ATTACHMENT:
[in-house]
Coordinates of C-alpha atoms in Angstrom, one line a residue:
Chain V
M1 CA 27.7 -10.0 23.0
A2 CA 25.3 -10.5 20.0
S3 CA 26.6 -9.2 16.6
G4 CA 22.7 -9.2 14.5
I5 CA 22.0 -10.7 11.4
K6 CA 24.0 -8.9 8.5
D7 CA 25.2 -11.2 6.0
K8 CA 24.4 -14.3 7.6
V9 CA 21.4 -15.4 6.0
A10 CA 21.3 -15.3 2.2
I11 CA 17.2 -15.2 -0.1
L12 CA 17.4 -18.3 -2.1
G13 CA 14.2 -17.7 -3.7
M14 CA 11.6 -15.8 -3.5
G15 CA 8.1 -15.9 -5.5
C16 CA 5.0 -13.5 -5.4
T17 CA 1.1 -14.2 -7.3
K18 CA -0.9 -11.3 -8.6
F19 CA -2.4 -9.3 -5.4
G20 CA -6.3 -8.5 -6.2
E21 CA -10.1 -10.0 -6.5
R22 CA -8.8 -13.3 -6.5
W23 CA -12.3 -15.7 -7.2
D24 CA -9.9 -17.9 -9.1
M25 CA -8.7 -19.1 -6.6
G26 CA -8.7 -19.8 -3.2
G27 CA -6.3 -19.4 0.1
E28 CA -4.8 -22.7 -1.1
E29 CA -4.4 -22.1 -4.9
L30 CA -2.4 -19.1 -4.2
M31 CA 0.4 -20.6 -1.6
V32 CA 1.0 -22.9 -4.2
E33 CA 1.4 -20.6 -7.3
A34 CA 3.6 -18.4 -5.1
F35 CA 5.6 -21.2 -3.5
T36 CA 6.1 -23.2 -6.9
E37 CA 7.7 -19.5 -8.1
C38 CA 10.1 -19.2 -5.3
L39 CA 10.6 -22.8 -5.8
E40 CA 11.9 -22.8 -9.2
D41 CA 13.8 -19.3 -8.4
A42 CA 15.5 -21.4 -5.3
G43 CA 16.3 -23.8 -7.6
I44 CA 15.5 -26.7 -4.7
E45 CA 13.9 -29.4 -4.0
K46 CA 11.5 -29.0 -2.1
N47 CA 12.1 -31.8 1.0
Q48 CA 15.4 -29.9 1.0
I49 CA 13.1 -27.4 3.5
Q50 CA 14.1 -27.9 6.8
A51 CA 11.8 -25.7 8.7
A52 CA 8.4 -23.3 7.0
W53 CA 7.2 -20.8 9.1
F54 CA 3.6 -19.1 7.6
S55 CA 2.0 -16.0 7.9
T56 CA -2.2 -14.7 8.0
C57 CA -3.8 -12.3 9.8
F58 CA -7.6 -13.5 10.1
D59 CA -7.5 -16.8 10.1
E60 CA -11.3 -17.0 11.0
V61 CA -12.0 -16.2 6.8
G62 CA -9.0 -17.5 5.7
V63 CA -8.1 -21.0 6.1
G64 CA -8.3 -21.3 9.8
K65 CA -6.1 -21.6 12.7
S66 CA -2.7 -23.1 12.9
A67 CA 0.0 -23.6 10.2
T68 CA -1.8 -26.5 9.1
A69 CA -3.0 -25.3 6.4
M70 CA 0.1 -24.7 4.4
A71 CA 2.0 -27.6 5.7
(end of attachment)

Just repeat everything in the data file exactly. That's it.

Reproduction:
[in-house]
Coordinates of C-alpha atoms in Angstrom, one line a residue:
Chain V
M1 CA 27.7 -10.0 23.0
A2 CA 25.3 -10.5 20.0
S3 CA 26.6 -9.2 16.6
G4 CA 22.7 -9.2 14.5
I5 CA 22.0 -10.7 11.4
K6 CA 24.0 -8.9 8.5
D7 CA 25.2 -11.2 6.0
K8 CA 24.4 -14.3 7.6
V9 CA 21.4 -15.4 6.0
A10 CA 21.3 -15.3 2.2
I11 CA 17.2 -15.2 -0.1
L12 CA 17.4 -18.3 -2.1
G13 CA 14.2 -17.7 -3.7
M14 CA 11.6 -15.8 -3.5
G15 CA 8.1 -15.9 -5.5
C16 CA 5.0 -13.5 -5.4
T17 CA 1.1 -14.2 -7.3
K18 CA -0.9 -11.3 -8.6
F19 CA -2.4 -9.3 -5.4
G20 CA -6.3 -8.5 -6.2
E21 CA -10.1 -10.0 -6.5
R22 CA -8.8 -13.3 -6.5
W23 CA -12.3 -15.7 -7.2
D24 CA -9.9 -17.9 -9.1
M25 CA -8.7 -19.1 -6.6
G26 CA -8.7 -19.8 -3.2
G27 CA -6.3 -19.4 0.1
E28 CA -4.8 -22.7 -1.1
E29 CA -4.4 -22.1 -4.9
L30 CA -2.4 -19.1 -4.2
M31 CA 0.4 -20.6 -1.6
V32 CA 1.0 -22.9 -4.2
E33 CA 1.4 -20.6 -7.3
A34 CA 3.6 -18.4 -5.1
F35 CA 5.6 -21.2 -3.5
T36 CA 6.1 -23.2 -6.9
E37 CA 7.7 -19.5 -8.1
C38 CA 10.1 -19.2 -5.3
L39 CA 10.6 -22.8 -5.8
E40 CA 11.9 -22.8 -9.2
D41 CA 13.8 -19.3 -8.4
A42 CA 15.5 -21.4 -5.3
G43 CA 16.3 -23.8 -7.6
I44 CA 15.5 -26.7 -4.7
E45 CA 13.9 -29.4 -4.0
K46 CA 11.5 -29.0 -2.1
N47 CA 12.1 -31.8 1.0
Q48 CA 15.4 -29.9 1.0
I49 CA 13.1 -27.4 3.5
Q50 CA 14.1 -27.9 6.8
A51 CA 11.8 -25.7 8.7
A52 CA 8.4 -23.3 7.0
W53 CA 7.2 -20.8 9.1
F54 CA 3.6 -19.1 7.6
S55 CA 2.0 -16.0 7.9
T56 CA -2.2 -14.7 8.0
C57 CA -3.8 -12.3 9.8
F58 CA -7.6 -13.5 10.1
D59 CA -7.5 -16.8 10.1
E60 CA -11.3 -17.0 11.0
V61 CA -12.0 -16.2 6.8
G62 CA -9.0 -17.5 5.7
V63 CA -8.1 -21.0 6.1
G64 CA -8.3 -21.3 9.8
K65 CA -6.1 -21.6 12.7
S66 CA -2.7 -23.1 12.9
A67 CA 0.0 -23.6 10.2
T68 CA -1.8 -26.5 9.1
A69 CA -3.0 -25.3 6.4
M70 CA 0.1 -24.7 4.4
A71 CA 2.0 -27.6 5.7